Wednesday, 17 February 2021

Rather the vaccine than COVID-19

Come for a jab

I received a text message on Monday from my General Practitioner’s surgery inviting me to book my first COVID-19 vaccination with a URL link to a website. I have been invited because I am in Phase 6 of the priority groups, all individuals aged 16 years to 64 years with underlying health conditions which put them at higher risk of serious disease and mortality, else, I would have had to wait for my age group in Phase 8. [GOV.UK: Vaccine priority groups]

Whilst I might have had misgivings about being vaccinated, this is one area where I do not have enough knowledge or expertise to make quality decisions about my health and safety in the middle of a pandemic. Accepting that the timeframe of virus discovery to widespread vaccination has taken less than a year, we are in different times and we must account for advances in knowledge and knowhow in virology and immunology to expect that solutions might be acquired at unusual speed.

The safety in numbers

Besides, over 173 million vaccine doses have been given in at least 93 locations globally, the reports indicating the various vaccines are safe and where they have not been that efficacious, alternatives have been sought as improvements are being made to the vaccines to account for the variants and mutations. Humanity is equipped for this, our ingenuity in seeking solutions to problems should be commended. [FT.com: Covid-19 vaccine tracker]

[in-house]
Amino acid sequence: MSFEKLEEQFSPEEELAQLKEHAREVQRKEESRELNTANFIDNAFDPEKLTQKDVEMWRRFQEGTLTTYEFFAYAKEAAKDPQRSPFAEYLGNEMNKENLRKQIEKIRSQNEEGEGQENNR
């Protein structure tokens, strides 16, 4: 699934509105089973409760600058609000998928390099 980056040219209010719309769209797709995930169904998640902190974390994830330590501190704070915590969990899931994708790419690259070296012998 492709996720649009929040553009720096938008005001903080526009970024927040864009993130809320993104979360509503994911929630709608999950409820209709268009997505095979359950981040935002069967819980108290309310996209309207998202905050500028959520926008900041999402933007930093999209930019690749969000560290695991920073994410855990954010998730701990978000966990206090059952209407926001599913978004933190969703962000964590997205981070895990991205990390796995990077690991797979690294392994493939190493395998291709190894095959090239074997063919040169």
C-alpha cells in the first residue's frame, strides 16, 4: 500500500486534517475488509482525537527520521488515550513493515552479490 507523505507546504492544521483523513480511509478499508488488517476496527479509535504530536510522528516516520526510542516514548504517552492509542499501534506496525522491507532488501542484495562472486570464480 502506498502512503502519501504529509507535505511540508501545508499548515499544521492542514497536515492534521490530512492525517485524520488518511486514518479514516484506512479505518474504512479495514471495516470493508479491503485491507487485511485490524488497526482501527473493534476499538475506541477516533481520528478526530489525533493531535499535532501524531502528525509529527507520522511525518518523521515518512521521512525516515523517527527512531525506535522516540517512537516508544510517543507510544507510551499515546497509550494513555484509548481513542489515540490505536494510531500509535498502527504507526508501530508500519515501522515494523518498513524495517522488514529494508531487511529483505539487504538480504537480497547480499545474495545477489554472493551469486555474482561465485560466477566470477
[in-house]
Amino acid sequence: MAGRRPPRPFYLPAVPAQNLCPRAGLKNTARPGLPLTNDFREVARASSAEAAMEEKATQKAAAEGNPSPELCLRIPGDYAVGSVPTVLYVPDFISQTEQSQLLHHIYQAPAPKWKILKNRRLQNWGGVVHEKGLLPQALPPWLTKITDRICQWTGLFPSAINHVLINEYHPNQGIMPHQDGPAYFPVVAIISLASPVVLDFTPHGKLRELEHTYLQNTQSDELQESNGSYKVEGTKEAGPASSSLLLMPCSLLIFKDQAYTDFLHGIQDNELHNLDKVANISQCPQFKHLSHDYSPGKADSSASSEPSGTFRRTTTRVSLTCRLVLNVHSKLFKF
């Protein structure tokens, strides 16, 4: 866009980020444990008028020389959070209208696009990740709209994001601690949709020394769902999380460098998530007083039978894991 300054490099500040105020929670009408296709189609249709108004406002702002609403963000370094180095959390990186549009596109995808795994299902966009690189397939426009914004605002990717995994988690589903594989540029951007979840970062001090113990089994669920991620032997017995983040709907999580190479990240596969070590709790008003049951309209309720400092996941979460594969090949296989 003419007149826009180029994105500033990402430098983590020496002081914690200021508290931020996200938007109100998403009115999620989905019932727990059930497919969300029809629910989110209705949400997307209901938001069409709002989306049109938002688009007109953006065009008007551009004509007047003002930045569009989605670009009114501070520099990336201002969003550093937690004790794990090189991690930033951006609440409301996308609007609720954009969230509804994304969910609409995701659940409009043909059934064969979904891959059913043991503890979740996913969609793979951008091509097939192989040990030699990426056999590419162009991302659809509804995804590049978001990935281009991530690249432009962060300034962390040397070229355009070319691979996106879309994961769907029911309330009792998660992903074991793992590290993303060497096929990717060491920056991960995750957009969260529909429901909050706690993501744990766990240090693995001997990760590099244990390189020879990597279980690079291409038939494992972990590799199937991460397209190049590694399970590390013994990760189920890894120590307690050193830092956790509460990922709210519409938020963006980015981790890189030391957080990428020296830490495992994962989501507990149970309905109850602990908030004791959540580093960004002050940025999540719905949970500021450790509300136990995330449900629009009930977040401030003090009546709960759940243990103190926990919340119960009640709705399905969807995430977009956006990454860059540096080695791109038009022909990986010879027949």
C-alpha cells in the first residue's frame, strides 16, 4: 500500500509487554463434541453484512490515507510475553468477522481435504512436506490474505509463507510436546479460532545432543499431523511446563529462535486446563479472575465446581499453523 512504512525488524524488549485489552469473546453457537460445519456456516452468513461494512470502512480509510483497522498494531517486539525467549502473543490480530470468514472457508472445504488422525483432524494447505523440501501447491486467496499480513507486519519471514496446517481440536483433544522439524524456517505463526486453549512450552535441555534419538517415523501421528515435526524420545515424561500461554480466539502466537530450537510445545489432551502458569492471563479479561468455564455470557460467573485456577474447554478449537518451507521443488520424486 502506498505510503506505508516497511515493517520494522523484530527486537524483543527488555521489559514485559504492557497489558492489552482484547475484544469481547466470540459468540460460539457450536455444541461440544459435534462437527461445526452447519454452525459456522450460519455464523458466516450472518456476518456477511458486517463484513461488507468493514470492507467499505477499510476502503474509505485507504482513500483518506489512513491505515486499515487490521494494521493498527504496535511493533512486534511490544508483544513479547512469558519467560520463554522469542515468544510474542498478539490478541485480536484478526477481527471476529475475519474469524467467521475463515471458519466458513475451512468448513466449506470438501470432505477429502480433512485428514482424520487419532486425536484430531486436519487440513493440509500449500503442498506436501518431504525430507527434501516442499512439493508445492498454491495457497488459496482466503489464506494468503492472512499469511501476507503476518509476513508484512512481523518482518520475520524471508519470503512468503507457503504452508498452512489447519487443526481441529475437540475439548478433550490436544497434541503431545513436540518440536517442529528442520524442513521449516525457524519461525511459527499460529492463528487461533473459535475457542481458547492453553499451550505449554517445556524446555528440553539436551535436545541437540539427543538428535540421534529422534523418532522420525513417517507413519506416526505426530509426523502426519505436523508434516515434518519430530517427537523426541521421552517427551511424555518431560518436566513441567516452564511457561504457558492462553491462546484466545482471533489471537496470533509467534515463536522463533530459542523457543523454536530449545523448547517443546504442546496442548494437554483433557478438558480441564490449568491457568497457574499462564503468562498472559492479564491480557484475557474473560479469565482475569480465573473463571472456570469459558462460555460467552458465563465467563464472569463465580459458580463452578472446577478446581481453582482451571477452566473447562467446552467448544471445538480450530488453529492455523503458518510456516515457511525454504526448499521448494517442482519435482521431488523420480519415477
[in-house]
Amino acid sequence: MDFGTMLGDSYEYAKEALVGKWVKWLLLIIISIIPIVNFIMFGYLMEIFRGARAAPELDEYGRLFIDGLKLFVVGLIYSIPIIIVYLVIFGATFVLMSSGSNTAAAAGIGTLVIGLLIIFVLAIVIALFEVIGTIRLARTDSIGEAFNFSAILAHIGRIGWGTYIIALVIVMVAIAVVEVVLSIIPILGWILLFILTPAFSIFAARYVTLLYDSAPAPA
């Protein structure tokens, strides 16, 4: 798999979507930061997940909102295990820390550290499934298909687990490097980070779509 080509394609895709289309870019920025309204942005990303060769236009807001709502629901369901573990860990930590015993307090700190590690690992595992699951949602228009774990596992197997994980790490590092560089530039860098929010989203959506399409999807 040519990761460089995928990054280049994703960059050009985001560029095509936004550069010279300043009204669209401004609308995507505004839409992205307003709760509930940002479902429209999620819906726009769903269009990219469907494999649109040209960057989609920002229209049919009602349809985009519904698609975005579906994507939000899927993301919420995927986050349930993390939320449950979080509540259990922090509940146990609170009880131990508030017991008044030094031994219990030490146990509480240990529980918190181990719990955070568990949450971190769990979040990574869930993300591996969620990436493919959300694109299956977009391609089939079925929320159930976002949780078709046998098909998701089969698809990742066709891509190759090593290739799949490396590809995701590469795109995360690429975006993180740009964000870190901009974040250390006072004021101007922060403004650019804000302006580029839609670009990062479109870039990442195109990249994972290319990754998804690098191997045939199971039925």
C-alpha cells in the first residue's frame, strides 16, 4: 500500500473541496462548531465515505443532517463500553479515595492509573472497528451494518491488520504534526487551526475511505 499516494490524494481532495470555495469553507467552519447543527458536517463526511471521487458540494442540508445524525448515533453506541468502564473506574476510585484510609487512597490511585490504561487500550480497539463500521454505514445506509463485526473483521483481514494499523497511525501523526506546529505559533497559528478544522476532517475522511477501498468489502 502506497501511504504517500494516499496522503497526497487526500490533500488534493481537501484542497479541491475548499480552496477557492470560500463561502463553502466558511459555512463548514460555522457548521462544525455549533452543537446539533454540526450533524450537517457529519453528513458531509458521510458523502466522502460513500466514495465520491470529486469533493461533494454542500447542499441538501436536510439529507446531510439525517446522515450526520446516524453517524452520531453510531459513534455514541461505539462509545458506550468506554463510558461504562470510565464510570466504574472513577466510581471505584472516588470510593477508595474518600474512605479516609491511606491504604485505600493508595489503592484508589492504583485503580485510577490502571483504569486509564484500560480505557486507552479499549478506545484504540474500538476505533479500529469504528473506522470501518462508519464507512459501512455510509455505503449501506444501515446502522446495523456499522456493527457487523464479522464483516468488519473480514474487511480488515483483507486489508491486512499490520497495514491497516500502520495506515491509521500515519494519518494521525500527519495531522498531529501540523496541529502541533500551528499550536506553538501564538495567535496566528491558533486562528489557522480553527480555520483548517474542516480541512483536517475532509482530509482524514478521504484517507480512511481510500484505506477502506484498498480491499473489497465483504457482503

We are still way off the billion-person mark and only 4 locations have exceeded the 50% of their population, we have ways to go. What I know is the older people who got vaccinated from December 2020 onwards seems to be doing fine. We know those with severe allergies will have to wait, and the South African variant does not respond to the Oxford AstraZeneca vaccine that it was abandoned there.

Rather the vaccine than COVID

To an extent, I am trusting that necessity is the mother of invention as urgency is the driver of initiative. What no one can afford if they have never had COVID-19 is never to contract it. The experience from survivor stories indicates that the end of the obvious symptoms does not spell the end of the ordeal. The vaccine, apart from trigger an immune response also prevents the onset of debilitating disease and that is a good thing.

I do not know what vaccine will be on offer when I attend the vaccination centre next Wednesday evening. The first jab is not the protection until the second which will provide inoculation. Fundamentally, I am not against vaccination, I have had jabs from childhood and do take my annual flu jab in November apart from the pneumonia one every 3 years. The only jabs I cannot take are ones with live or attenuated viruses like the Yellow fever jab.

There is a new normal ahead of us and somehow, we might have to sacrifice some individual preferences and misgivings for the common good. I hope we are all persuaded of the common good.

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